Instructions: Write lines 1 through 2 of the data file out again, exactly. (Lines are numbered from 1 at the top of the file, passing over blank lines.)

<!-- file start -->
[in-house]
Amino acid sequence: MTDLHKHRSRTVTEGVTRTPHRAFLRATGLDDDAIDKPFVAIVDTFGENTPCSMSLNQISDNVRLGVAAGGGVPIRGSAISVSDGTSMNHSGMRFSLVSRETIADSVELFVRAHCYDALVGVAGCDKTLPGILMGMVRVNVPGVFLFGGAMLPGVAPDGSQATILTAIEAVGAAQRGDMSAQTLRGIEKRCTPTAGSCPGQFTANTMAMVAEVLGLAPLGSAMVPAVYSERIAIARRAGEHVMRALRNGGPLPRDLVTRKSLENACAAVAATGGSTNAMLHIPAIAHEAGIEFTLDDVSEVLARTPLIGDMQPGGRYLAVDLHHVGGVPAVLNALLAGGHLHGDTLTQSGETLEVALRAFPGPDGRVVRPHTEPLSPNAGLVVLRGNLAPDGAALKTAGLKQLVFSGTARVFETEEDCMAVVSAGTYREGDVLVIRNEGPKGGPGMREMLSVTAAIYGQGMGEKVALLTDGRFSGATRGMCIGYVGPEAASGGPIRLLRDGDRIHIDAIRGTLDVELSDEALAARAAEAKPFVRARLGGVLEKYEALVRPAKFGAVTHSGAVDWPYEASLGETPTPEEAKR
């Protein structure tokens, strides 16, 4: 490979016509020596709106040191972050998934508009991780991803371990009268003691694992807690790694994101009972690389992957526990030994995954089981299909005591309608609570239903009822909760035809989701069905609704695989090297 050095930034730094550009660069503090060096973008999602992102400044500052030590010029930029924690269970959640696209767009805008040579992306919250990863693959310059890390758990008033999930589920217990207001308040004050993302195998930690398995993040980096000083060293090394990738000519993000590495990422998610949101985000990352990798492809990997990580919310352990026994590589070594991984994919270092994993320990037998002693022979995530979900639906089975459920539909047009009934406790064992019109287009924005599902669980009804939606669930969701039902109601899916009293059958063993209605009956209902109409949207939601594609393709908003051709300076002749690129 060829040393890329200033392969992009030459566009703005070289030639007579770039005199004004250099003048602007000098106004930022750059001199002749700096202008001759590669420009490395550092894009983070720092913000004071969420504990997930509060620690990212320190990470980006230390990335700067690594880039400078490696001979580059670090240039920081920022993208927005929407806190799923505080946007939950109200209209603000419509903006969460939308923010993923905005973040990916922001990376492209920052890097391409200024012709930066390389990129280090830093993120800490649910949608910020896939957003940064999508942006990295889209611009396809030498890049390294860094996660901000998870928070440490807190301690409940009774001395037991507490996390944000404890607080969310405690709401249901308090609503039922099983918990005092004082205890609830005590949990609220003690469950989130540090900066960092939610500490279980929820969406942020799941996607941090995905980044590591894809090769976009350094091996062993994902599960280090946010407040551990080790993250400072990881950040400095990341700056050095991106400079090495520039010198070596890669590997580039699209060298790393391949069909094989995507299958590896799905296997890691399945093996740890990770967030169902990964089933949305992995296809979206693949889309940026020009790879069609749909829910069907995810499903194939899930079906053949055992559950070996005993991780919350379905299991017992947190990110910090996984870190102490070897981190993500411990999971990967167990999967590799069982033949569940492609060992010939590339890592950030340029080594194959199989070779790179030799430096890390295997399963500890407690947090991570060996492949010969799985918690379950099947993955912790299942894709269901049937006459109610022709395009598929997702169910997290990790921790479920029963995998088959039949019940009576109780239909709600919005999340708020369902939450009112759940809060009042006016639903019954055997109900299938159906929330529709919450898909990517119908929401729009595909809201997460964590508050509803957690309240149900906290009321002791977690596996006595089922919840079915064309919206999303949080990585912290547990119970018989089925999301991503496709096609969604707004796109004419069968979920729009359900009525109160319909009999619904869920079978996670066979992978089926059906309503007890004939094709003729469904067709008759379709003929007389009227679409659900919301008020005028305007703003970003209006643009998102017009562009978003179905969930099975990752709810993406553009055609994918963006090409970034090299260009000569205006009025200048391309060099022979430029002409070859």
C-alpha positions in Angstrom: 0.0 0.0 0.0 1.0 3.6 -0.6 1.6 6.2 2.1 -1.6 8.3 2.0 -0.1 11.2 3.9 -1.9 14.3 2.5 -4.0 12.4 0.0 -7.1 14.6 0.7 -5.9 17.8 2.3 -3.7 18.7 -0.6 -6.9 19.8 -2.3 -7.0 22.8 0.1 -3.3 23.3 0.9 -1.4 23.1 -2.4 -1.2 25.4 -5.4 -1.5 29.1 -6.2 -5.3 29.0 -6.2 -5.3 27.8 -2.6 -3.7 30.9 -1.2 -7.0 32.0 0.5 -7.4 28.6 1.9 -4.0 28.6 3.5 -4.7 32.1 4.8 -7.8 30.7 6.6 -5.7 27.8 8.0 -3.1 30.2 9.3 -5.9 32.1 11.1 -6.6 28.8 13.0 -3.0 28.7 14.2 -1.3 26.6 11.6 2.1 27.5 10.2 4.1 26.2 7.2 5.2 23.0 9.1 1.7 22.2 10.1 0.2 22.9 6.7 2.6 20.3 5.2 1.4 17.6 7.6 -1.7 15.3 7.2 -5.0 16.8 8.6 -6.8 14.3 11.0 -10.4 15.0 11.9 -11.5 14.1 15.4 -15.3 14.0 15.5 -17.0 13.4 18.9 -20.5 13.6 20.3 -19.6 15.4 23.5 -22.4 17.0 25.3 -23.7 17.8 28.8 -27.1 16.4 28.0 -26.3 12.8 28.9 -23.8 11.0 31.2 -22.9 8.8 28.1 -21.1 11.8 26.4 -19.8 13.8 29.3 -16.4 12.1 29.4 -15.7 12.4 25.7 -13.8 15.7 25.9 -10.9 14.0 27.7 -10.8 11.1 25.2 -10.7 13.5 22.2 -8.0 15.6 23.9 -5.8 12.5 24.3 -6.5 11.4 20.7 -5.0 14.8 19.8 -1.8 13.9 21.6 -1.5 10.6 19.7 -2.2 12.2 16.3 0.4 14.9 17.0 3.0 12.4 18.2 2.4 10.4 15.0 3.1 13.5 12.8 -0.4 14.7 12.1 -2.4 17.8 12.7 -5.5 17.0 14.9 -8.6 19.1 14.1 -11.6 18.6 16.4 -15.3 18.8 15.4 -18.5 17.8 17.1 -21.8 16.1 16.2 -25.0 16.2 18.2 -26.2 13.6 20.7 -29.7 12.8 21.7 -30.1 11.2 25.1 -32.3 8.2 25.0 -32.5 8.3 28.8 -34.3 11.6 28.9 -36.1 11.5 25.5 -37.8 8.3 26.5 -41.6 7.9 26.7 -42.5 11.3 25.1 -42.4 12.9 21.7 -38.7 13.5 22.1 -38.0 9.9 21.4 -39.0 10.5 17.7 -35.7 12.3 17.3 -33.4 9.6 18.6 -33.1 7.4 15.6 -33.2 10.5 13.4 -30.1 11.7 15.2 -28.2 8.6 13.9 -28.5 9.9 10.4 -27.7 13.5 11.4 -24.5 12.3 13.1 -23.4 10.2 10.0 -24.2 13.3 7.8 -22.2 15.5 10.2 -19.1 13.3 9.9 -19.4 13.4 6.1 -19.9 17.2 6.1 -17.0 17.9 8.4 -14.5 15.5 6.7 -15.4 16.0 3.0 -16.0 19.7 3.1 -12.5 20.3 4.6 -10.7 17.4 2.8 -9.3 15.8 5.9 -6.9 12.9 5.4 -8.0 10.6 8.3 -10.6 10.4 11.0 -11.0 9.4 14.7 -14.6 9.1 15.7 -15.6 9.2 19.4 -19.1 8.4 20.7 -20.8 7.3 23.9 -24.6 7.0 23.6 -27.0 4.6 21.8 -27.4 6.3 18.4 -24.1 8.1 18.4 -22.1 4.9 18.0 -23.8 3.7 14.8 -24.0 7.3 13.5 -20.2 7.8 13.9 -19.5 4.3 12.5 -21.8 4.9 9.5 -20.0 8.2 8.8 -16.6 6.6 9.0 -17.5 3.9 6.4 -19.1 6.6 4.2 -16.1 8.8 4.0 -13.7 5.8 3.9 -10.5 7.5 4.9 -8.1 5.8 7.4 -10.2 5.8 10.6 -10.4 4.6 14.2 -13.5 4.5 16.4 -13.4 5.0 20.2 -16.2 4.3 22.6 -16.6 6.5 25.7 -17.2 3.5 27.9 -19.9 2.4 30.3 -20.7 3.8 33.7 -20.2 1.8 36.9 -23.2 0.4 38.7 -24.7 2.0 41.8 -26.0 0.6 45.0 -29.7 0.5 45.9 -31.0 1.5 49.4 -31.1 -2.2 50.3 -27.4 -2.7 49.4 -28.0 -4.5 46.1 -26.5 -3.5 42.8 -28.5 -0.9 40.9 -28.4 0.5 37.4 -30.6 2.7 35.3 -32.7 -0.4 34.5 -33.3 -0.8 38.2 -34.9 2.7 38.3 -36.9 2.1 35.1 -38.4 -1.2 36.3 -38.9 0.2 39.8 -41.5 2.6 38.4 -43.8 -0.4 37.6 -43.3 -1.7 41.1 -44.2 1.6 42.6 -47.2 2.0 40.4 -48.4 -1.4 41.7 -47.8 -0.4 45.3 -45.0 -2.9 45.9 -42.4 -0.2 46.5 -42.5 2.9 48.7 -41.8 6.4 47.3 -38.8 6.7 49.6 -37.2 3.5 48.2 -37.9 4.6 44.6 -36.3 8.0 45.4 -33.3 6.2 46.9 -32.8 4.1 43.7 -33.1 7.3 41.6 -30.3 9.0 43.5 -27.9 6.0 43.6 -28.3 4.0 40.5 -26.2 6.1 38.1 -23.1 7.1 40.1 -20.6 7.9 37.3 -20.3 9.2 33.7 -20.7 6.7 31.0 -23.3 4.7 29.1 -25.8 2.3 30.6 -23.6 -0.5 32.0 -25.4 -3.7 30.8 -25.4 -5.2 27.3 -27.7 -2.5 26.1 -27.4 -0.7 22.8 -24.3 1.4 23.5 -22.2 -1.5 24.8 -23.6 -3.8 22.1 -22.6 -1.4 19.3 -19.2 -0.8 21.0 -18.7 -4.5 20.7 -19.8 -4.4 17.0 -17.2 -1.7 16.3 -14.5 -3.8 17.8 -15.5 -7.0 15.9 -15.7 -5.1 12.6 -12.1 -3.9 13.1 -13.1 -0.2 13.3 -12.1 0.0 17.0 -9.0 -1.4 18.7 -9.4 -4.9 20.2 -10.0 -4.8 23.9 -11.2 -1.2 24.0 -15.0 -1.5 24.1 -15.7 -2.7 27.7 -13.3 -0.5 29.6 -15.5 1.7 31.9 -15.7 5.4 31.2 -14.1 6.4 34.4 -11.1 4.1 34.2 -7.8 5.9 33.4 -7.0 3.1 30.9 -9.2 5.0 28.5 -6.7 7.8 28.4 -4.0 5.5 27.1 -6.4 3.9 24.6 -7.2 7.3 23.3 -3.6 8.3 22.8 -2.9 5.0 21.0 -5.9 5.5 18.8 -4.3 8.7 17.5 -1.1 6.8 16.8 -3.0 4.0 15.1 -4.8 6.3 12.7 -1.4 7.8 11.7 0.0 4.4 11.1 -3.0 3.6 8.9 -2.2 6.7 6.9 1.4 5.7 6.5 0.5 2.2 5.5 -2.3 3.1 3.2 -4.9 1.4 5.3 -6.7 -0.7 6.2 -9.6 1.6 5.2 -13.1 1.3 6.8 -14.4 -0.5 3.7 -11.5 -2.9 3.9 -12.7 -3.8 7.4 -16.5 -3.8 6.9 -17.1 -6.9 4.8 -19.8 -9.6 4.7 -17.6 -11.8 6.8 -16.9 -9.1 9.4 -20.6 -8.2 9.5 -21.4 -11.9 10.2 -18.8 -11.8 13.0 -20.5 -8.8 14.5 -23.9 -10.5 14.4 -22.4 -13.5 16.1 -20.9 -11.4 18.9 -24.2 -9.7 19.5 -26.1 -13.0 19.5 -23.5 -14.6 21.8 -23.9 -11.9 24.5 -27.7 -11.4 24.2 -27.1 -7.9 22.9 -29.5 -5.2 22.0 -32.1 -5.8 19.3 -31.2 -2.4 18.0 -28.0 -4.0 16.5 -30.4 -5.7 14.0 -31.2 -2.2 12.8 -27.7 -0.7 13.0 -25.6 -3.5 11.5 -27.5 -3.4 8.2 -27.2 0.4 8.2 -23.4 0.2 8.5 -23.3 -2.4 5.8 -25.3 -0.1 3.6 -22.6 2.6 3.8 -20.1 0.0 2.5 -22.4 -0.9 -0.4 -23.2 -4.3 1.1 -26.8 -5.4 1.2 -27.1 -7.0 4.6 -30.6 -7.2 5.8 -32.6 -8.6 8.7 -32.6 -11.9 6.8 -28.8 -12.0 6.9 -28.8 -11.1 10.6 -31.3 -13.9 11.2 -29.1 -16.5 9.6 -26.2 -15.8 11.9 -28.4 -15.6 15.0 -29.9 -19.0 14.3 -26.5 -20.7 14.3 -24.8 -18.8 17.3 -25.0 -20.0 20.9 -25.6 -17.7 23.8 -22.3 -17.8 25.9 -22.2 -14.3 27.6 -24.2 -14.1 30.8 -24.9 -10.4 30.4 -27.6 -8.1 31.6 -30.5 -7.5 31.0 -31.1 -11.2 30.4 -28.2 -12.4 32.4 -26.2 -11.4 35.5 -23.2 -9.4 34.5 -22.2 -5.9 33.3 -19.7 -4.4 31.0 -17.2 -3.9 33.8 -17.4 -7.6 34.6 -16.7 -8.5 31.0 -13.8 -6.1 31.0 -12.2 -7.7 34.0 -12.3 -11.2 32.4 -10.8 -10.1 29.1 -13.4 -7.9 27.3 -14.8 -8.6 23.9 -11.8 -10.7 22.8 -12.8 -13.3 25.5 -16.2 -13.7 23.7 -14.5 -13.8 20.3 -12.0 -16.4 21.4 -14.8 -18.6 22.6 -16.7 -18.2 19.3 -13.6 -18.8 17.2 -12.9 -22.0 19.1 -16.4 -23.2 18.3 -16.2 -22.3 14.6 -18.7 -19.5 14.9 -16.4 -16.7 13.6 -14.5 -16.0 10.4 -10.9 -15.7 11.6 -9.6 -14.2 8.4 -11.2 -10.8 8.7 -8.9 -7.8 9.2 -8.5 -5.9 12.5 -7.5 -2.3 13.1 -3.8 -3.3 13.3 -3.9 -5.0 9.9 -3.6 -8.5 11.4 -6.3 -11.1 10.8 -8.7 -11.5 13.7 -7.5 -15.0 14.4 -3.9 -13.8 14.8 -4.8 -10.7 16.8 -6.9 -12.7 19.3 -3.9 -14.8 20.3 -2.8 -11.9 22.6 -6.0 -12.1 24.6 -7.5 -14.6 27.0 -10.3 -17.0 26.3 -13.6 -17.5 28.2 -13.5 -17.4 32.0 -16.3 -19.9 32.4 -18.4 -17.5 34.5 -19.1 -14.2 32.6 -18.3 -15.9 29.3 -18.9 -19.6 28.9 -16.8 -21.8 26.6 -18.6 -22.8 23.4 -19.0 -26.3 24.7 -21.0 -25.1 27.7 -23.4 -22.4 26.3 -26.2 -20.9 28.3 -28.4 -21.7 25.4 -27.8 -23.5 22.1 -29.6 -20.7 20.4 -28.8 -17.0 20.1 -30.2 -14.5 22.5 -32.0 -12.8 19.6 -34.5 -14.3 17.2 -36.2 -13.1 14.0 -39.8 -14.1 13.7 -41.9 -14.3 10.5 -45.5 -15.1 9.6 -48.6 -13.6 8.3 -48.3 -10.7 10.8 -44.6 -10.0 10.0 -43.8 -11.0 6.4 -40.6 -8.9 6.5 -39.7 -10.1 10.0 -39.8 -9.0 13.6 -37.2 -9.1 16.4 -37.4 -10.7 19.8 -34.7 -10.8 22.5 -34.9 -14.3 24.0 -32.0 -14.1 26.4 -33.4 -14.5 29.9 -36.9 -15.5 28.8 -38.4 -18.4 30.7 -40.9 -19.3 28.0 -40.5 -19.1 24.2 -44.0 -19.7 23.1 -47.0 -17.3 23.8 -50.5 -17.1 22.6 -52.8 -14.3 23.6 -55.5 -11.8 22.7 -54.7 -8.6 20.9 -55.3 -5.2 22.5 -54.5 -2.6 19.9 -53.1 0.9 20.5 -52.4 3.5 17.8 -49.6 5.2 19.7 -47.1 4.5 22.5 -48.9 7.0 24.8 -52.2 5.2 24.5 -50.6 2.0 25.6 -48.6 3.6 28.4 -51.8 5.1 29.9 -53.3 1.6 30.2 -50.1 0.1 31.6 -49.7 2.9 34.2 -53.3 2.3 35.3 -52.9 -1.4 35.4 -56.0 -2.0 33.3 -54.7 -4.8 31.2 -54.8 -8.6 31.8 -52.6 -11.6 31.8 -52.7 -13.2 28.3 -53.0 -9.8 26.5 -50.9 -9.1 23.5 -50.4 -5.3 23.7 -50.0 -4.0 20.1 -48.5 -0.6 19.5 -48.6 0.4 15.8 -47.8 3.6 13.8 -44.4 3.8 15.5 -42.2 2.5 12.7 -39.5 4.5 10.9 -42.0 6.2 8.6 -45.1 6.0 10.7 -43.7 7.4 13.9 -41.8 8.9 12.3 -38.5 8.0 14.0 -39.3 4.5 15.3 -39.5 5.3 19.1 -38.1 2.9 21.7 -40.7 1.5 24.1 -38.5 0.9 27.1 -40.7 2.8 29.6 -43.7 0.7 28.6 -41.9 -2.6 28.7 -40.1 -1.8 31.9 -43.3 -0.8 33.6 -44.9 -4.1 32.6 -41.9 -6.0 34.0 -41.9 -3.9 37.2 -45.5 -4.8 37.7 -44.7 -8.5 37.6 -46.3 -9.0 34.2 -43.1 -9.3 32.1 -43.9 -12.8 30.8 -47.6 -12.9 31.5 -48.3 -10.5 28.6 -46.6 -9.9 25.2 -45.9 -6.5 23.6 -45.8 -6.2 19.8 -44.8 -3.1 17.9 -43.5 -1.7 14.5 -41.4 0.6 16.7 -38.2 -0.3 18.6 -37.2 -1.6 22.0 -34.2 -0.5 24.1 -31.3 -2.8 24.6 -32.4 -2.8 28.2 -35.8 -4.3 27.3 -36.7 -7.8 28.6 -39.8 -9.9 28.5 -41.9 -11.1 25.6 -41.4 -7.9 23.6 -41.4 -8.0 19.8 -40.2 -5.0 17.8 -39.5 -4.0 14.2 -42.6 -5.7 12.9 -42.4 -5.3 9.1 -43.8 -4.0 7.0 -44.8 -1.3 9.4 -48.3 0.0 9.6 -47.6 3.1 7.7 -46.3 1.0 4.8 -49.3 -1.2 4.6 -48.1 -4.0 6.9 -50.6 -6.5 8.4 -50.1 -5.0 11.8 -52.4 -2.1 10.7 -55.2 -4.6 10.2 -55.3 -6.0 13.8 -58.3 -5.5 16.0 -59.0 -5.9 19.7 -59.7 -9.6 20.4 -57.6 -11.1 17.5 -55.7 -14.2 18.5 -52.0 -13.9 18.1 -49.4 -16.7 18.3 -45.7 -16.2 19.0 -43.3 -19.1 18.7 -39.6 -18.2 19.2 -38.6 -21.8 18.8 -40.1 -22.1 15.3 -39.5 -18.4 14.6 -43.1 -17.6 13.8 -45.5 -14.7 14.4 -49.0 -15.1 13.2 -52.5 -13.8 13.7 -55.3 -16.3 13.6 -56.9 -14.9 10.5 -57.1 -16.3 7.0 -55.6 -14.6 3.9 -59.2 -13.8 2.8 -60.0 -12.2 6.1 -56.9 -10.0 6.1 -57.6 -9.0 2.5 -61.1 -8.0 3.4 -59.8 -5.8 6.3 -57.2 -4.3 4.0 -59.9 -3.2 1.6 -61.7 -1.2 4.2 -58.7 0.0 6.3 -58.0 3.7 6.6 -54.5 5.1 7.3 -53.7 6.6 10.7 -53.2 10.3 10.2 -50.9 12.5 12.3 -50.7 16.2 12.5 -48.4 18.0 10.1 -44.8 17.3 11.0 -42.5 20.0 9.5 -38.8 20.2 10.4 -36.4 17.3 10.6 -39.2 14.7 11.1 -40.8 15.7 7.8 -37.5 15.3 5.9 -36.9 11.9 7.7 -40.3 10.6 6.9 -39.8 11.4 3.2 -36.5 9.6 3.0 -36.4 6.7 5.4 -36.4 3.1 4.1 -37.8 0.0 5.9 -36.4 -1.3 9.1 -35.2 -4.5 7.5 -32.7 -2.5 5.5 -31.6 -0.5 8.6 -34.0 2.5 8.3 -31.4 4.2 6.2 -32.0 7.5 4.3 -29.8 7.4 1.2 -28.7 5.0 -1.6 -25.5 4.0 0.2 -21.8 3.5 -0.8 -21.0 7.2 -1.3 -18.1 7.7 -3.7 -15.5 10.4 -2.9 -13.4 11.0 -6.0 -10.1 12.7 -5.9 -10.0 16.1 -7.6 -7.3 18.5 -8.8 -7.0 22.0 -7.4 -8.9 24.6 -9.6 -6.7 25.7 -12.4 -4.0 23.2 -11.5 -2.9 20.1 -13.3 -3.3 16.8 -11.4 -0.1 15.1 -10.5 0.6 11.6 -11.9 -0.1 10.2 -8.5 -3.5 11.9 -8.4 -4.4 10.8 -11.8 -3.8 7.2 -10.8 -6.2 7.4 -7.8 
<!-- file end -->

[in-house]
Amino acid sequence: MTDLHKHRSRTVTEGVTRTPHRAFLRATGLDDDAIDKPFVAIVDTFGENTPCSMSLNQISDNVRLGVAAGGGVPIRGSAISVSDGTSMNHSGMRFSLVSRETIADSVELFVRAHCYDALVGVAGCDKTLPGILMGMVRVNVPGVFLFGGAMLPGVAPDGSQATILTAIEAVGAAQRGDMSAQTLRGIEKRCTPTAGSCPGQFTANTMAMVAEVLGLAPLGSAMVPAVYSERIAIARRAGEHVMRALRNGGPLPRDLVTRKSLENACAAVAATGGSTNAMLHIPAIAHEAGIEFTLDDVSEVLARTPLIGDMQPGGRYLAVDLHHVGGVPAVLNALLAGGHLHGDTLTQSGETLEVALRAFPGPDGRVVRPHTEPLSPNAGLVVLRGNLAPDGAALKTAGLKQLVFSGTARVFETEEDCMAVVSAGTYREGDVLVIRNEGPKGGPGMREMLSVTAAIYGQGMGEKVALLTDGRFSGATRGMCIGYVGPEAASGGPIRLLRDGDRIHIDAIRGTLDVELSDEALAARAAEAKPFVRARLGGVLEKYEALVRPAKFGAVTHSGAVDWPYEASLGETPTPEEAKR